Don't expect Mike Leach to consider coaching for Texas Tech ever again, even with the school currently having a vacancy at head coach. He's still angry about his departure from Texas Tech in 2009, claiming the school didn't pay him what he was owed for that season.
Joel D. Anderson of ESPN spoke to the current Washington State head coach:
Joel D. Anderson @byjoelanderson
Ask Mike Leach, who graduated from Pepperdine Law School, to explain concept of “sovereign immunity” & how it applied to his efforts to recoup his 09 salary from Tech. "It wouldn’t happen in any other state. If you’re more curious about it you can read it in 'Swing your Sword.’"
In June 2017, Brent Schrotenboer of USA Today explained the dispute between Leach and the Red Raiders:
"After his controversial firing by Tech in 2009, the former Red Raiders football coach still wants the school to pay him what he says he’s owed for that year, when Tech had one of its best seasons ever at 9-4. By his calculations, he’s owed about $2.5 million, including $1.6 million in guaranteed income from his television and radio shows and other marketing deals."
Leach spoke about his ongoing disagreement with Texas Tech at that time last year, too:
"This thing won't really go away. And it'll never go away until this thing is settled. And it should be settled, because why should the future generation bear the black eye and the cloud that their university cheated their most successful coach in history? And why should I bear that, some of the 10 most productive years of my career? I was cheated out of my salary, and all the great memories that I, fans, players and coaches had, are diminished."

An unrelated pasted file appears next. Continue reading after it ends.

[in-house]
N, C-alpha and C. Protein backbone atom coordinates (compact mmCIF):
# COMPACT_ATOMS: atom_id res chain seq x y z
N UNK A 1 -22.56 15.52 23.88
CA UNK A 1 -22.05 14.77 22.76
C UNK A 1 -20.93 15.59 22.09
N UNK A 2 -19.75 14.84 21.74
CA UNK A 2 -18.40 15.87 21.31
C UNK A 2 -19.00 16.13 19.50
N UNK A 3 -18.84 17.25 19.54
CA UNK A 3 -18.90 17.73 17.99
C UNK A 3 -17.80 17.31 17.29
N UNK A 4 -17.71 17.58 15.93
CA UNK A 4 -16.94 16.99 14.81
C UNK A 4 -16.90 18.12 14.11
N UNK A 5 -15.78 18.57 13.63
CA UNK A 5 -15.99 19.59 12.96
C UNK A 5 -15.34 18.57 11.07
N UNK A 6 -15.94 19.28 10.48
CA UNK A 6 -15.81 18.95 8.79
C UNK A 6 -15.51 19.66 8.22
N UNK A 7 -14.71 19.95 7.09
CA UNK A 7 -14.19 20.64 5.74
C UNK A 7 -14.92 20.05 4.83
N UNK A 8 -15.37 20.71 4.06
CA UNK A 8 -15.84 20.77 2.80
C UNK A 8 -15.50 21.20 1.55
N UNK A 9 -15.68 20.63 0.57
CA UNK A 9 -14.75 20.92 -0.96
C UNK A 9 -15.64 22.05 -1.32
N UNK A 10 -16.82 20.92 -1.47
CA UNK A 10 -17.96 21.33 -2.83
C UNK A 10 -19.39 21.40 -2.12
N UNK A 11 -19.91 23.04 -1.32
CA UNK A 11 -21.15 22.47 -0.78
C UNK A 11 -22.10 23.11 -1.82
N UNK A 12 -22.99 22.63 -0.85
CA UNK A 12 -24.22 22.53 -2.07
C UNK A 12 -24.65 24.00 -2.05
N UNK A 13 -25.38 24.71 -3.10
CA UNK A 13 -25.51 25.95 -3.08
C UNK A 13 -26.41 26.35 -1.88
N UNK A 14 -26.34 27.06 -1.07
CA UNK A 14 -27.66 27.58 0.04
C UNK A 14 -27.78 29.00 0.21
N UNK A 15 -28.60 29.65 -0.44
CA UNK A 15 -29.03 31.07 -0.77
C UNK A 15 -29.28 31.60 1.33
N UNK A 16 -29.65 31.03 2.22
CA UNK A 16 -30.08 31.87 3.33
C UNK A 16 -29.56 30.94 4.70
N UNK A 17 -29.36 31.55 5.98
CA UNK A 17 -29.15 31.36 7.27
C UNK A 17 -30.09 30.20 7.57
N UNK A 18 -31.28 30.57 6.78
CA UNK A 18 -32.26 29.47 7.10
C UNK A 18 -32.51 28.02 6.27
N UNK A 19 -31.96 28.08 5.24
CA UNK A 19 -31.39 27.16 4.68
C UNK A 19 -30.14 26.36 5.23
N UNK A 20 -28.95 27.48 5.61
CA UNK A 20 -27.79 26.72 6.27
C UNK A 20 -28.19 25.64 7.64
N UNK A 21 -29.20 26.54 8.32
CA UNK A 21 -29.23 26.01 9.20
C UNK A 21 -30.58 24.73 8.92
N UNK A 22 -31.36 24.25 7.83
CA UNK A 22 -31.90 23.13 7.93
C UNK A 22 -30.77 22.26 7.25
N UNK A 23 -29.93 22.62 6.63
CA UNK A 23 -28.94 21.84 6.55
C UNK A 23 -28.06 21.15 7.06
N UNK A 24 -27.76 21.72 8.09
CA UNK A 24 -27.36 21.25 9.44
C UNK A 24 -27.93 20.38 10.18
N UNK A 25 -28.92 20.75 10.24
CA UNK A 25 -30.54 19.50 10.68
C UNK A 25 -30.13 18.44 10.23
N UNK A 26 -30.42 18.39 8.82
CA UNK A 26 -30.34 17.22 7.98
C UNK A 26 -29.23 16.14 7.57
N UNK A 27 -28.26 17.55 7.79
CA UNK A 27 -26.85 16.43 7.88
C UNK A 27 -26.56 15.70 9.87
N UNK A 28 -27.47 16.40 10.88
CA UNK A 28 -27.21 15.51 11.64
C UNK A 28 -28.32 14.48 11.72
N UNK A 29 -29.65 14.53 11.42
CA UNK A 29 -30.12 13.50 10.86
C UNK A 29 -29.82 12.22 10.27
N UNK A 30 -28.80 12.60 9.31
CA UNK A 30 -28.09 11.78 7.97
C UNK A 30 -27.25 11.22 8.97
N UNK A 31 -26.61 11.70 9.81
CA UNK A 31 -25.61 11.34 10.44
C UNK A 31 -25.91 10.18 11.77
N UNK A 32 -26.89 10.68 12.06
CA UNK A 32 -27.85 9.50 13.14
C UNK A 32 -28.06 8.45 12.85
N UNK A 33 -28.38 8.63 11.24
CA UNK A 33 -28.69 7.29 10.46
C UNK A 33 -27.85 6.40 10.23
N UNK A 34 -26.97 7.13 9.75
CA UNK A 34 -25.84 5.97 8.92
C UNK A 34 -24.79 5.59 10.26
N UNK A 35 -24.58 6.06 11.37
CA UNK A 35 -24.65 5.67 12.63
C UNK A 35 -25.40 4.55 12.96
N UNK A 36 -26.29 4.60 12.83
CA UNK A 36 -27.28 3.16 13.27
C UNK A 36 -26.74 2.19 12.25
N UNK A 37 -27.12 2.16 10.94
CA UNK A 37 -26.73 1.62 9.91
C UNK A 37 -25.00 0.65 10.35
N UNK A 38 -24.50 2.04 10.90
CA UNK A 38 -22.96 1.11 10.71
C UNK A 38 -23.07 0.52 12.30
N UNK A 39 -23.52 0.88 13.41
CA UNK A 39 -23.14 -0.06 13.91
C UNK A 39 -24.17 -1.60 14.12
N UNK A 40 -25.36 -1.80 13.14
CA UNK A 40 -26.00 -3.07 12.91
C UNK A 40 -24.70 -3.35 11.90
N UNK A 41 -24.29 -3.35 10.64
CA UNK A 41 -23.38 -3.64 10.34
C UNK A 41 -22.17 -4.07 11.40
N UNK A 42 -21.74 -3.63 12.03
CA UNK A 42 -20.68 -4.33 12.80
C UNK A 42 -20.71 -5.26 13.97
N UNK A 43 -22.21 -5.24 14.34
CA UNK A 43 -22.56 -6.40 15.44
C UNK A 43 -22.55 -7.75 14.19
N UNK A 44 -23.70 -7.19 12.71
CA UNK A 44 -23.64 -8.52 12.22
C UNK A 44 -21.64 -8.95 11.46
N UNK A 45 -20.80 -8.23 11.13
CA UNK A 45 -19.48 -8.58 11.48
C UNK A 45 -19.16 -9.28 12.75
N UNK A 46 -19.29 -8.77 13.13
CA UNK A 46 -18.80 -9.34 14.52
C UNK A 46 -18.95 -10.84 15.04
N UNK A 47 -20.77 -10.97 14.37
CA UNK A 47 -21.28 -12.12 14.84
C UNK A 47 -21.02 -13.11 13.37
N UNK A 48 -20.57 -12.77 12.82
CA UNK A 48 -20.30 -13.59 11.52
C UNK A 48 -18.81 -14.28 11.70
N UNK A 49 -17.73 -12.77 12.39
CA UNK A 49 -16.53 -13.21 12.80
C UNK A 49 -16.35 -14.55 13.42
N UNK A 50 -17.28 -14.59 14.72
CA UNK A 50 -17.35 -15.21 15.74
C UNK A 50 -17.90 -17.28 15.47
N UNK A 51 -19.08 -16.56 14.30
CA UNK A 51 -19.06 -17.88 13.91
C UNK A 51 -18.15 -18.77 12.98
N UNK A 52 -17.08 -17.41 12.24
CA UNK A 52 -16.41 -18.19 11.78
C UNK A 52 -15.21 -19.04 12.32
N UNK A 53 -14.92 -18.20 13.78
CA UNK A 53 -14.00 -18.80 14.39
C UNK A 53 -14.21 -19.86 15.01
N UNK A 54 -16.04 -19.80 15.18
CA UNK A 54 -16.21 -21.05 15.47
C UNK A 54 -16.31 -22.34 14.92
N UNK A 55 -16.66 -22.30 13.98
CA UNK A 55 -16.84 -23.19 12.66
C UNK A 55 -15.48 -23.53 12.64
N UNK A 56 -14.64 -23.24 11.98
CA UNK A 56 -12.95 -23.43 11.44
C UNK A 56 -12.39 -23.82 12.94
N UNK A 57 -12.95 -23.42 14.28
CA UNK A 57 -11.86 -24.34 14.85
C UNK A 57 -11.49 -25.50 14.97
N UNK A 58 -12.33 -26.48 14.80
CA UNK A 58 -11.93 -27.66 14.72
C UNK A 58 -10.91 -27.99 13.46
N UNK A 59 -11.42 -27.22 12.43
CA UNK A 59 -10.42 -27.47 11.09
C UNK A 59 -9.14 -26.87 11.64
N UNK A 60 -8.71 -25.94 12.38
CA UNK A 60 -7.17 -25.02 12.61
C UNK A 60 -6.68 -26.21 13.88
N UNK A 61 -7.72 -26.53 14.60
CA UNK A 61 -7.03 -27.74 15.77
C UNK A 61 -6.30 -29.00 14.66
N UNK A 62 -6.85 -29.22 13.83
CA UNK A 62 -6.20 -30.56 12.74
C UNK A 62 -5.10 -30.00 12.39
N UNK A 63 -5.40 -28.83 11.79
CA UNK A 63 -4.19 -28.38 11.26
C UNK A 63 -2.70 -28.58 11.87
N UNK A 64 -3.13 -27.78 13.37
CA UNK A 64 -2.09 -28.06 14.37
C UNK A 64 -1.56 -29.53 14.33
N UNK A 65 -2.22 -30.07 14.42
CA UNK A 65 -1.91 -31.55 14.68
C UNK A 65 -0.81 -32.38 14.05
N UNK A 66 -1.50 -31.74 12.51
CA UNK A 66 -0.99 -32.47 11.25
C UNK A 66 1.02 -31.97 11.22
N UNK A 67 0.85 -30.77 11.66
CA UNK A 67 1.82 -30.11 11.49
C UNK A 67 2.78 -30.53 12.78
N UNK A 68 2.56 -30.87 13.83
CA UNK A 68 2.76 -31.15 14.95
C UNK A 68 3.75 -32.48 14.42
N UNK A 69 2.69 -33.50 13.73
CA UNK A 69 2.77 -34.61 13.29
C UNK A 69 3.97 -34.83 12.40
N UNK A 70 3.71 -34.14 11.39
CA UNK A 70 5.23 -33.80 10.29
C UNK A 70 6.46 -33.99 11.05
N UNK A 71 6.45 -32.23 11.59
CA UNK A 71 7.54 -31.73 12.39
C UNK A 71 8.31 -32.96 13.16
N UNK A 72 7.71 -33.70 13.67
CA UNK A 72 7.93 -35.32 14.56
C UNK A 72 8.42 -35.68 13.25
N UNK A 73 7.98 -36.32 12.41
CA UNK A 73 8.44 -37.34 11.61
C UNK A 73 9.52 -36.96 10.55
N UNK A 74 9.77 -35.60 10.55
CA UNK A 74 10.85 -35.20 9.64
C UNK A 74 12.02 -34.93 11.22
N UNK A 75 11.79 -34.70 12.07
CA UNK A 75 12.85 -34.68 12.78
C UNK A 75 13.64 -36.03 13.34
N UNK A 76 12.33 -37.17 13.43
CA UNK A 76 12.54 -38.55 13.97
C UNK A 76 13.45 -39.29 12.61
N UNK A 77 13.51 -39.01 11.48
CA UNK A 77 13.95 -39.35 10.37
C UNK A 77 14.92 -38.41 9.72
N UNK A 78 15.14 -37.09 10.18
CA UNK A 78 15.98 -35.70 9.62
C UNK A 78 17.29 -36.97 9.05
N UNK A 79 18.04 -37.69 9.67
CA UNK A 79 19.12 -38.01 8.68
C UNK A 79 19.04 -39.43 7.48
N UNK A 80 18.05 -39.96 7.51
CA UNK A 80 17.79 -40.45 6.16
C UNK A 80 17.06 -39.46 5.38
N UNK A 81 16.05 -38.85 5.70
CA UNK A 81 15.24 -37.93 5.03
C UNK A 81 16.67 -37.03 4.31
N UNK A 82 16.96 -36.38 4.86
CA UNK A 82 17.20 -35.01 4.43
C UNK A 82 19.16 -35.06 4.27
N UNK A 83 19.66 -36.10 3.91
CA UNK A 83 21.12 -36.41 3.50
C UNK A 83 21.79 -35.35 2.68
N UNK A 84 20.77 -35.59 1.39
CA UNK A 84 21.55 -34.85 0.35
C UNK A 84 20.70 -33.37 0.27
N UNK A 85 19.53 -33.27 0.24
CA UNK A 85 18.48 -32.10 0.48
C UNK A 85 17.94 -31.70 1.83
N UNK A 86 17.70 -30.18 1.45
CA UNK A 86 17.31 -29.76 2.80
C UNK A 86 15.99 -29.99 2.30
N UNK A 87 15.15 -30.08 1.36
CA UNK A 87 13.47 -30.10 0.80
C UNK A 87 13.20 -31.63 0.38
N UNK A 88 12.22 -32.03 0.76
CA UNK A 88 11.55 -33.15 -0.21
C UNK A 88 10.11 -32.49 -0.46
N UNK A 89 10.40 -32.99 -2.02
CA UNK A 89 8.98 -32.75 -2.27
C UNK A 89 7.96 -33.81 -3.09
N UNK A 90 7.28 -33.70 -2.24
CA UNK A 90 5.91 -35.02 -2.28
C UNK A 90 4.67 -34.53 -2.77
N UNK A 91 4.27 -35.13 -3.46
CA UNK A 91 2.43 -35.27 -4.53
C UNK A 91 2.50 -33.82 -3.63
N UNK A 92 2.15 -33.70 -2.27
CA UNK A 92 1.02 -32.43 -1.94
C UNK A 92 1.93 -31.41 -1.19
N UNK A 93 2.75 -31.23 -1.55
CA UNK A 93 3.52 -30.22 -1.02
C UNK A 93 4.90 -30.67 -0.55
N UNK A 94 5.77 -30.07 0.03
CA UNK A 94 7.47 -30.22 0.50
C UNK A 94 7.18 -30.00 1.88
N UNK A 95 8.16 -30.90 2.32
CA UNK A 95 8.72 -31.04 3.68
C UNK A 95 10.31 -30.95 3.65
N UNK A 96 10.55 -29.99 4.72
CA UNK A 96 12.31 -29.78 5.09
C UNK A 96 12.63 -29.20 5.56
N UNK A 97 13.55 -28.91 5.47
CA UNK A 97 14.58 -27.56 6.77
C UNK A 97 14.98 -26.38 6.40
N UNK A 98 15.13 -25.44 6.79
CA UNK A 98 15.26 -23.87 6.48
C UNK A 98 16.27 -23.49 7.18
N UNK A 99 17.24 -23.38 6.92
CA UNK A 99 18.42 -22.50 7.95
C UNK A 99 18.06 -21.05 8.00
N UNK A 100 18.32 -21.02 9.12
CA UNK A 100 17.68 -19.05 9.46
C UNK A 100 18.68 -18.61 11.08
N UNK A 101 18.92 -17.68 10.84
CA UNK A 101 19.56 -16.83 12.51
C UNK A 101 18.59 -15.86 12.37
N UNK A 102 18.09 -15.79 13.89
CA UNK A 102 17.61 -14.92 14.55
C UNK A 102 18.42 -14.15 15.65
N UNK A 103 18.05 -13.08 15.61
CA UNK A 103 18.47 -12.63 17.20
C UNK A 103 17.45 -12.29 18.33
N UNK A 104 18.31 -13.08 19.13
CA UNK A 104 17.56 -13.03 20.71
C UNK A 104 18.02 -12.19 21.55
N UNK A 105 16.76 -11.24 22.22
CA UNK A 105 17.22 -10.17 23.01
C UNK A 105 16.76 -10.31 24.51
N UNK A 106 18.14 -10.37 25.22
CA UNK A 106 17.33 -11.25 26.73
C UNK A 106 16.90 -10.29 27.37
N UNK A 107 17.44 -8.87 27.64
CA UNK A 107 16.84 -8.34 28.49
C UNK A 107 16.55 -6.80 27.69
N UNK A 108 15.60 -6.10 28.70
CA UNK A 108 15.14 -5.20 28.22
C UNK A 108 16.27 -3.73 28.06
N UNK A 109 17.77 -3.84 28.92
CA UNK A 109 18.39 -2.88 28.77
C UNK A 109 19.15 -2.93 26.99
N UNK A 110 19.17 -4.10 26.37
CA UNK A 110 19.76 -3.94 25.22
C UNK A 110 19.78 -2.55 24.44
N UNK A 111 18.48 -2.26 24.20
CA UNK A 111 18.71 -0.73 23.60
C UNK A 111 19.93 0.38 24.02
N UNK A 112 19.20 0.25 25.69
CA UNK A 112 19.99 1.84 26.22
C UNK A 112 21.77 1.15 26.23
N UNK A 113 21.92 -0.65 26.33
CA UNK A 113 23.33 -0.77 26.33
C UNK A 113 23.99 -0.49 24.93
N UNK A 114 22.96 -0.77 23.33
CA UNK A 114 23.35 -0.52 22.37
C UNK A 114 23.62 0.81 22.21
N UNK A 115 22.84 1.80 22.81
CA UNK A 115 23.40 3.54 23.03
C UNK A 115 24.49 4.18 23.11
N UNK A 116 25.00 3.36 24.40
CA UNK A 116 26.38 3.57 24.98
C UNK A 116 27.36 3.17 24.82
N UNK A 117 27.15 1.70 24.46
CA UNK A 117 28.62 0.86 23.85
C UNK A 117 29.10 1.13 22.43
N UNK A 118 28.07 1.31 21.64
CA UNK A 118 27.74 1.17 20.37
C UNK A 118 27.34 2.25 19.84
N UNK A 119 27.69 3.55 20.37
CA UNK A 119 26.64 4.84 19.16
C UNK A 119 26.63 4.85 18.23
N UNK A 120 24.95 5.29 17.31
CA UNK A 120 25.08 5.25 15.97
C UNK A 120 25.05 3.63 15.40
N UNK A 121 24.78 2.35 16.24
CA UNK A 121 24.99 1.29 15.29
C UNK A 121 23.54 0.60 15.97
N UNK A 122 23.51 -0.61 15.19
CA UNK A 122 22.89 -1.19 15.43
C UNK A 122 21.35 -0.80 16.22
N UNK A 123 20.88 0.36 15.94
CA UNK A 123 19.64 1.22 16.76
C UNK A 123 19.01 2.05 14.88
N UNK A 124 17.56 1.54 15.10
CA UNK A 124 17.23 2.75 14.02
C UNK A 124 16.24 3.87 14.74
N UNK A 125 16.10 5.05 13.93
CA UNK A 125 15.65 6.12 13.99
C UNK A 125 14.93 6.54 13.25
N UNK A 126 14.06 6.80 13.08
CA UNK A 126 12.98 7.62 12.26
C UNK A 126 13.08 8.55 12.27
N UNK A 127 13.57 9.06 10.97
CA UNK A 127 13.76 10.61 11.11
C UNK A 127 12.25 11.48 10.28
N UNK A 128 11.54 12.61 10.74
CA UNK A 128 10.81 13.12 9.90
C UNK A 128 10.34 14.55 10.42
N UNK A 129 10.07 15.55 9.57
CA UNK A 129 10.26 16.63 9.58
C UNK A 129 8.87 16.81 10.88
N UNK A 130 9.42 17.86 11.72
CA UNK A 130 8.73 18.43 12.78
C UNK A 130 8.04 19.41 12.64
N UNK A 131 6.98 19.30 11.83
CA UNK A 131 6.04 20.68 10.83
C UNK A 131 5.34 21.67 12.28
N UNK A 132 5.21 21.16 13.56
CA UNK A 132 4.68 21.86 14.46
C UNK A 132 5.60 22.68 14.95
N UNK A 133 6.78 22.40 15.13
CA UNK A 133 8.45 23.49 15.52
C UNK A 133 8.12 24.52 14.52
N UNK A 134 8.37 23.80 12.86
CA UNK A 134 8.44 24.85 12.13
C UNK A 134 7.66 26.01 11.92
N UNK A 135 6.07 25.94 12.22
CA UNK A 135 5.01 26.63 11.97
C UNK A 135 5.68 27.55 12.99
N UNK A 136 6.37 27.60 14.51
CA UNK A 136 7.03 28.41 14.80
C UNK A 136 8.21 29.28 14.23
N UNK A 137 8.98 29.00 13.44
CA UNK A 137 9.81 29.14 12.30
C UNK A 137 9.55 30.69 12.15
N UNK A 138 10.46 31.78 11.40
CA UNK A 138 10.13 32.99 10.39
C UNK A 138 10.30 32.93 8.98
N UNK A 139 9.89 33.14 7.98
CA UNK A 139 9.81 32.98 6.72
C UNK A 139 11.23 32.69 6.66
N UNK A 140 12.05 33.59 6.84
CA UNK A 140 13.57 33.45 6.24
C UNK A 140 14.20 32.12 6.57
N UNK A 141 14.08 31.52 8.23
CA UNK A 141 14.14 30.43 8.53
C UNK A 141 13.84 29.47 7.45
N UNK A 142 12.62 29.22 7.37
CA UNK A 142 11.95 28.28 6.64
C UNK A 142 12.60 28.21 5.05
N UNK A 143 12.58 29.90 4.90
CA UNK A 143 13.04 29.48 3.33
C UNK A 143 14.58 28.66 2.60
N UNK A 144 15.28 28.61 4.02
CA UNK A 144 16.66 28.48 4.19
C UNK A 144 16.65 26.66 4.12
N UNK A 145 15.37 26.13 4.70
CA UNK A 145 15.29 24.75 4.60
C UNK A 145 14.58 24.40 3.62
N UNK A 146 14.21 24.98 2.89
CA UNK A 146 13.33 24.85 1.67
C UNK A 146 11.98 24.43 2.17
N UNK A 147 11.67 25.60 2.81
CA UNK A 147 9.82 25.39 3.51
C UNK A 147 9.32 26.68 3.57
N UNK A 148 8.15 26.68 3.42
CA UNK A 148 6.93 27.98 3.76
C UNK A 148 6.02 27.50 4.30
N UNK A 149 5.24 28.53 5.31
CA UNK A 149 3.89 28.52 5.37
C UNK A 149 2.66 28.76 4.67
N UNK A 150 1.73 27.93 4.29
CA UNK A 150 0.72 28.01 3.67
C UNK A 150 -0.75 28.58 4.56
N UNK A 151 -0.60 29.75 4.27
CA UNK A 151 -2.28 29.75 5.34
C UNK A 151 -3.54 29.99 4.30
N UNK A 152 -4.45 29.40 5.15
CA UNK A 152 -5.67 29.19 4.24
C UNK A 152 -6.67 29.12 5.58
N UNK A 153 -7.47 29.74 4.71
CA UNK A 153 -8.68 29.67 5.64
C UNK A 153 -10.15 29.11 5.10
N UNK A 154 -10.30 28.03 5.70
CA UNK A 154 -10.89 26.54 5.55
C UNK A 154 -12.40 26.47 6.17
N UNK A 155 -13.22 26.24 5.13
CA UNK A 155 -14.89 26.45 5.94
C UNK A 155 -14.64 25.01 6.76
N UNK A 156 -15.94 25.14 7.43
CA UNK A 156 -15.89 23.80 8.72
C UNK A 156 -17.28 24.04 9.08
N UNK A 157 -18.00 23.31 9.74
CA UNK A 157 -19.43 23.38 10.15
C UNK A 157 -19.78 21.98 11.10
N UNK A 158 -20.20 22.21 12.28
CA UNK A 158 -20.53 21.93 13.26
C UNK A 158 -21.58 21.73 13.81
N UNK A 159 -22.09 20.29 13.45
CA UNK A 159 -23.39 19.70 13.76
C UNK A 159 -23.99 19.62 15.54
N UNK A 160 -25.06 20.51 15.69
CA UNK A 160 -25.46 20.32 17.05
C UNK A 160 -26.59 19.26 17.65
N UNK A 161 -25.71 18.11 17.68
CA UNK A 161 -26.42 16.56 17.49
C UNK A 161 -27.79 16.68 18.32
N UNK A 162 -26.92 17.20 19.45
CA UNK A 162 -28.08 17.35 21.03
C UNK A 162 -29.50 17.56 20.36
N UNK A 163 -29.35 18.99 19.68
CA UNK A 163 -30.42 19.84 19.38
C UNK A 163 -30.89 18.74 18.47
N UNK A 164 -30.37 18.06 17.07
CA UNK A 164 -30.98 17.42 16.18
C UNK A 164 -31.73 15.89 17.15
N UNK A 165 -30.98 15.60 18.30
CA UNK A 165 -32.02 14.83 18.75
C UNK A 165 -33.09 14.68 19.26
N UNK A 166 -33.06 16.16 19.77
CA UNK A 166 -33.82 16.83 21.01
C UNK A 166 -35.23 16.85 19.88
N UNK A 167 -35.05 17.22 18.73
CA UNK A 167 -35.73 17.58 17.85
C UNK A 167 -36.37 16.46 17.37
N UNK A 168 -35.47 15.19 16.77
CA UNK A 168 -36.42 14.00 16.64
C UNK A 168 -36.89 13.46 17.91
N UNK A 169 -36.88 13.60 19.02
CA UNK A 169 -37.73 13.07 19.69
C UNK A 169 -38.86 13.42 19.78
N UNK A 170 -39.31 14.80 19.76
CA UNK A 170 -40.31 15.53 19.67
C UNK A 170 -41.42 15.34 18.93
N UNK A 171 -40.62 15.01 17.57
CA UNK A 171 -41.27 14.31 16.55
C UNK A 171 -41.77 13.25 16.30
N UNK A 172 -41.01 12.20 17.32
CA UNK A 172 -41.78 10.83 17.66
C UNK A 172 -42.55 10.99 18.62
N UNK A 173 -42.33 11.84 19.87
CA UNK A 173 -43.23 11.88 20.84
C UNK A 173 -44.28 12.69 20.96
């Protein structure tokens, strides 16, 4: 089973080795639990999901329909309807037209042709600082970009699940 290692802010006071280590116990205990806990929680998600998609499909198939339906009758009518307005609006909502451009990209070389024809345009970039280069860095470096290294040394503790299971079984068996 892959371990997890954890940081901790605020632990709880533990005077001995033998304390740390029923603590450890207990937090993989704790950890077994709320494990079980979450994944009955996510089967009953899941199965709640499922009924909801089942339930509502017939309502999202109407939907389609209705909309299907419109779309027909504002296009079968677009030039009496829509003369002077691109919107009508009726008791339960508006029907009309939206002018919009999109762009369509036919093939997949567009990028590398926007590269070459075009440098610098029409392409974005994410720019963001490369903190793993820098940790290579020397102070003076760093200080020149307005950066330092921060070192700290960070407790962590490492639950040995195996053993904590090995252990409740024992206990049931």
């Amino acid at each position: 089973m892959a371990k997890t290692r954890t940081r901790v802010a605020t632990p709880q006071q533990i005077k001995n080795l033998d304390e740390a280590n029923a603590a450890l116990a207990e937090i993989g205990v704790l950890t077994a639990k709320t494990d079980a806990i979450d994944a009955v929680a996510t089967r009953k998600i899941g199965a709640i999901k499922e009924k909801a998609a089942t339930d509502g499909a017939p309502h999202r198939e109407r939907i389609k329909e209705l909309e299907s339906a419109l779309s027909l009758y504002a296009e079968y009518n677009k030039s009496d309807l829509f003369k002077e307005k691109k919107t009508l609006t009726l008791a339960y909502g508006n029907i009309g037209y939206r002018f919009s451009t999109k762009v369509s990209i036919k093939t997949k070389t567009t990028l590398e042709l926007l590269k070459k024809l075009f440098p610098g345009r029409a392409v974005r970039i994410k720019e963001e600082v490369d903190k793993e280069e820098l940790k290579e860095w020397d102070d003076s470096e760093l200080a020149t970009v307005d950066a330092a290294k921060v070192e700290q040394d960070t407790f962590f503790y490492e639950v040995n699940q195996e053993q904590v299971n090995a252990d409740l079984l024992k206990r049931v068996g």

Leach sued Texas Tech over the disagreement but lost in court after a Texas judge held that Texas Tech had sovereign immunity and couldn't be sued for damages.
Leach was fired by Texas Tech in Dec. 2009 after wide receiver Adam James claimed that Leach twice locked him in small, confined spaces as a punishment. Texas Tech officials also said at the time that Leach did not cooperate with their investigation of the incident or with the terms of his initial suspension.
Leach denied he ever ordered James to be locked in a shed or utility closet, instead saying he had instructed trainers to have James—who was dealing with a concussion and sensitive to light—be put somewhere dark.
Regardless, the incident ushered in the end of the Leach era at Texas Tech, where he went 84-43 and led the team to nine straight bowl games. Based on his latest comments, it's hard to imagine him returning to the Red Raiders.